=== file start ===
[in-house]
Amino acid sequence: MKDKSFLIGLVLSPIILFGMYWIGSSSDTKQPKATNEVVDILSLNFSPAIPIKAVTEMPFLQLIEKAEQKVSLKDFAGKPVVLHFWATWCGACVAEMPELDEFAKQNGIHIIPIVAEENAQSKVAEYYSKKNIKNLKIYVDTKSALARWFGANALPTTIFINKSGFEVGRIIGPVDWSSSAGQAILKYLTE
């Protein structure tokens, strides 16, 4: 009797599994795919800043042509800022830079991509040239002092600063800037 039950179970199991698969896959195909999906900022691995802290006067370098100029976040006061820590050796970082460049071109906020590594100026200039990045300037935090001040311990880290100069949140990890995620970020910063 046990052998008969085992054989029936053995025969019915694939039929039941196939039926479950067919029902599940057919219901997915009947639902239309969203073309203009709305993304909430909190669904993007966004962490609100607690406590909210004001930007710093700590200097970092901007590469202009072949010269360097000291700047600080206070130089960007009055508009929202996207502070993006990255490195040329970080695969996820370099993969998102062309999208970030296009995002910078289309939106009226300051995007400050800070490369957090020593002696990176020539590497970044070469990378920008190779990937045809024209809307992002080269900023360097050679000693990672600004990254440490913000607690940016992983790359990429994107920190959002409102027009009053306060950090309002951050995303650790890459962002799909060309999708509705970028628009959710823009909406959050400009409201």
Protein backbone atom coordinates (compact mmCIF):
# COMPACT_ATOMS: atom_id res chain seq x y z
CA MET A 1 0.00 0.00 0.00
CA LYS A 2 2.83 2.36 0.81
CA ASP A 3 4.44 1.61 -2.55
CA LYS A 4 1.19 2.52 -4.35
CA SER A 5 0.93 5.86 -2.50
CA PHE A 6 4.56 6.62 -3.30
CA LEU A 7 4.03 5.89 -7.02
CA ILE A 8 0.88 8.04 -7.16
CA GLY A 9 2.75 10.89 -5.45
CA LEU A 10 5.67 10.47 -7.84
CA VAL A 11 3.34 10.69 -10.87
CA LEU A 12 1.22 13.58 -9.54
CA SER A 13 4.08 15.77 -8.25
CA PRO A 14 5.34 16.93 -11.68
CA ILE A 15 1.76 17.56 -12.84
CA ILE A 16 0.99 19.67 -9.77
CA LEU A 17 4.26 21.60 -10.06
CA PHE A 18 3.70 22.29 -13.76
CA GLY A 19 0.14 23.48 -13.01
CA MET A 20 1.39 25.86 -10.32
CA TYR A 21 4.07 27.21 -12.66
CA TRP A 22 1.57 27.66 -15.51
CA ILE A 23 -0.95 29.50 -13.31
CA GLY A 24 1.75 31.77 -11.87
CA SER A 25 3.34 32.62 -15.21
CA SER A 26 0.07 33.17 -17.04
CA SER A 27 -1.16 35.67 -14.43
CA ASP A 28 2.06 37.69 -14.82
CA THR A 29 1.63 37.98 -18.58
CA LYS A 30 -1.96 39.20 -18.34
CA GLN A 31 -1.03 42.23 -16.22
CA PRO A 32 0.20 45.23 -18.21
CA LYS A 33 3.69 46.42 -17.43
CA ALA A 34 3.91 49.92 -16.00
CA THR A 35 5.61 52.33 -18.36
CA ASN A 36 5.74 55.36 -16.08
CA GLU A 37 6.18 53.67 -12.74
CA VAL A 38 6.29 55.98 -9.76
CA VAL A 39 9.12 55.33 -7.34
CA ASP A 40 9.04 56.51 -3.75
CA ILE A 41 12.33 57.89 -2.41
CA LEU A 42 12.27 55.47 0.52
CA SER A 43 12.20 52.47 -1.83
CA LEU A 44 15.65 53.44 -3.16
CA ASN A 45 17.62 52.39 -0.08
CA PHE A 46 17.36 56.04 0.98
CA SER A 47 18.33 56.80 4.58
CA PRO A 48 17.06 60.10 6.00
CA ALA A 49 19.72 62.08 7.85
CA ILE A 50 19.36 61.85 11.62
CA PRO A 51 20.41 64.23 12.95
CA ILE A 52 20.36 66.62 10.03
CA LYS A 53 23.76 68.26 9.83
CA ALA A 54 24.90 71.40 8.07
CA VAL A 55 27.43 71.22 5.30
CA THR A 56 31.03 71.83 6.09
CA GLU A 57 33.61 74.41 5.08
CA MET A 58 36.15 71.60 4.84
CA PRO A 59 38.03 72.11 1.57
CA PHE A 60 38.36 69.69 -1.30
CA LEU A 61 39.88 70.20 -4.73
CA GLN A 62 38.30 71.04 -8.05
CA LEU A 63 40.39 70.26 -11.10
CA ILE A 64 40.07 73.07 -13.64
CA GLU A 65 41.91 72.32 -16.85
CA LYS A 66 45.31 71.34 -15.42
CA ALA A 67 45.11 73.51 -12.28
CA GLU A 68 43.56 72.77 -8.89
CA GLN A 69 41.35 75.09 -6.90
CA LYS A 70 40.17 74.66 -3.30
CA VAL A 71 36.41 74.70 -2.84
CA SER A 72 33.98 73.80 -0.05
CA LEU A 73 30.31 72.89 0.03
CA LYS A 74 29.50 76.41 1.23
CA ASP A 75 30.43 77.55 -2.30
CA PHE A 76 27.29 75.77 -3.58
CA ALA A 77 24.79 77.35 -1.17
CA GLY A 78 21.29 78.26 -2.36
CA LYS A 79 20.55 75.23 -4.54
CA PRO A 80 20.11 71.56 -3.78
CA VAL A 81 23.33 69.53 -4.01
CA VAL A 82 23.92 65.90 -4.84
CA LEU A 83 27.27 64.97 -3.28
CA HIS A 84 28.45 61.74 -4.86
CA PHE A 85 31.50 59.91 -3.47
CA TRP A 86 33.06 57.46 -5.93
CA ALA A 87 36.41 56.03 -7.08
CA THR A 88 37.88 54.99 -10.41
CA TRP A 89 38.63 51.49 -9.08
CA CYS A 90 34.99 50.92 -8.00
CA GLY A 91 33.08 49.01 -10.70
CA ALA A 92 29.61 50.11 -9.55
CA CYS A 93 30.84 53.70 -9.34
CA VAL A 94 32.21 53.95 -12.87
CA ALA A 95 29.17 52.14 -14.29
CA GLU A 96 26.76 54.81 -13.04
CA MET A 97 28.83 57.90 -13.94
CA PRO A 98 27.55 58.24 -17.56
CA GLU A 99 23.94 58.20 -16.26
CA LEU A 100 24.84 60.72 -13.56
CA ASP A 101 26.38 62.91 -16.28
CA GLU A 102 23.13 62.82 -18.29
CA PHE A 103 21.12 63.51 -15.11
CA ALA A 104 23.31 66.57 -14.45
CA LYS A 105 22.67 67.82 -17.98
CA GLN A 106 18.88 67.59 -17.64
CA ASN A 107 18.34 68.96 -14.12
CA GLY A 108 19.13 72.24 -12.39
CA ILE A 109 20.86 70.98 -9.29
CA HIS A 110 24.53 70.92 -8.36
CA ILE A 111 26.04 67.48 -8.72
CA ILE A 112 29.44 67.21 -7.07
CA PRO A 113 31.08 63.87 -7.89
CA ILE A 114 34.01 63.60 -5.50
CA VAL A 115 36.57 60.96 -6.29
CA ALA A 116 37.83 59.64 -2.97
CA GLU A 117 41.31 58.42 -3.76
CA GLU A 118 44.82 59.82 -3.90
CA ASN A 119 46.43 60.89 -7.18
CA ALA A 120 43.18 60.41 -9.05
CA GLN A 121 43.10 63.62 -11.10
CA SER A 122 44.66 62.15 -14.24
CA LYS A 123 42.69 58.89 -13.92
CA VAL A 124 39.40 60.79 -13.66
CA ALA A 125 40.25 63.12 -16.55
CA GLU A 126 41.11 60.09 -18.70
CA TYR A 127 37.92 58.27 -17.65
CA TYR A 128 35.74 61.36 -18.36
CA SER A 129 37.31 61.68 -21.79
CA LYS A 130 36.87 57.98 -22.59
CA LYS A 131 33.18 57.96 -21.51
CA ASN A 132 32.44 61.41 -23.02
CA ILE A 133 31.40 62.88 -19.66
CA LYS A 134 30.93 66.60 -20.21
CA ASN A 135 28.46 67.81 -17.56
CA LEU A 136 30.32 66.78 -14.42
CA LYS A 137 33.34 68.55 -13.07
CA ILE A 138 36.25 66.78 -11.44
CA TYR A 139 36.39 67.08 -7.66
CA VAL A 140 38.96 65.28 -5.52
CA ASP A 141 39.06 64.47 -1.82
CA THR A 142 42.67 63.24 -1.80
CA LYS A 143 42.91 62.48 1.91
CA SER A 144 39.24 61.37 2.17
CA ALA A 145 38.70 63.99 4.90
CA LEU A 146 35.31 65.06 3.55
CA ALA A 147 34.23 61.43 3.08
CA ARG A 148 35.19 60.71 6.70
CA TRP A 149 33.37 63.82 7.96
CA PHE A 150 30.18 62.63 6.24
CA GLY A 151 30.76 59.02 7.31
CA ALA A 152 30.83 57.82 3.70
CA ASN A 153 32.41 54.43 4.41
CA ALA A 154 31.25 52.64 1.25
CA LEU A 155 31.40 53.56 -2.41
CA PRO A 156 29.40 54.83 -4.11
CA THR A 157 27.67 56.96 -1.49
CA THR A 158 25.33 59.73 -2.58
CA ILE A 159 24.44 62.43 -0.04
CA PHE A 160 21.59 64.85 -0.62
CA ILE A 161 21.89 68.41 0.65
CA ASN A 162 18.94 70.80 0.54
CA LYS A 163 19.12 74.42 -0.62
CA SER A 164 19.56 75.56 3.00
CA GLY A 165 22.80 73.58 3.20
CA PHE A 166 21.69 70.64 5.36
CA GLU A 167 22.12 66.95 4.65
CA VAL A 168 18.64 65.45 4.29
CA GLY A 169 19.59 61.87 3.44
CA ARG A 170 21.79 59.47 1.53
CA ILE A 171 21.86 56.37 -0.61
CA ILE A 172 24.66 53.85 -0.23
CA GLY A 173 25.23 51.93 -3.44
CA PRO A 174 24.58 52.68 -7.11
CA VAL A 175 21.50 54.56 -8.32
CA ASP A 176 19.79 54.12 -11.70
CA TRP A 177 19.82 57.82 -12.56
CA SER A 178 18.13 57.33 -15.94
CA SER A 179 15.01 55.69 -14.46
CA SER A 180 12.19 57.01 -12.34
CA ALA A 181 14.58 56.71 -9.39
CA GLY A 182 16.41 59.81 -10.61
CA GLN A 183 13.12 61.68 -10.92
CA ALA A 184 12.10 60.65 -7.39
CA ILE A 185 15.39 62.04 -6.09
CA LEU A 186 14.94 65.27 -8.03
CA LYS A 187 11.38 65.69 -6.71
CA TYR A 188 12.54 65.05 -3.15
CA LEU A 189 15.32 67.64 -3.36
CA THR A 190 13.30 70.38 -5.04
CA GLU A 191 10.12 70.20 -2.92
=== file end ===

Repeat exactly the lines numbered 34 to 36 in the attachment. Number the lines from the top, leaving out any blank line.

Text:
CA THR A 29 1.63 37.98 -18.58
CA LYS A 30 -1.96 39.20 -18.34
CA GLN A 31 -1.03 42.23 -16.22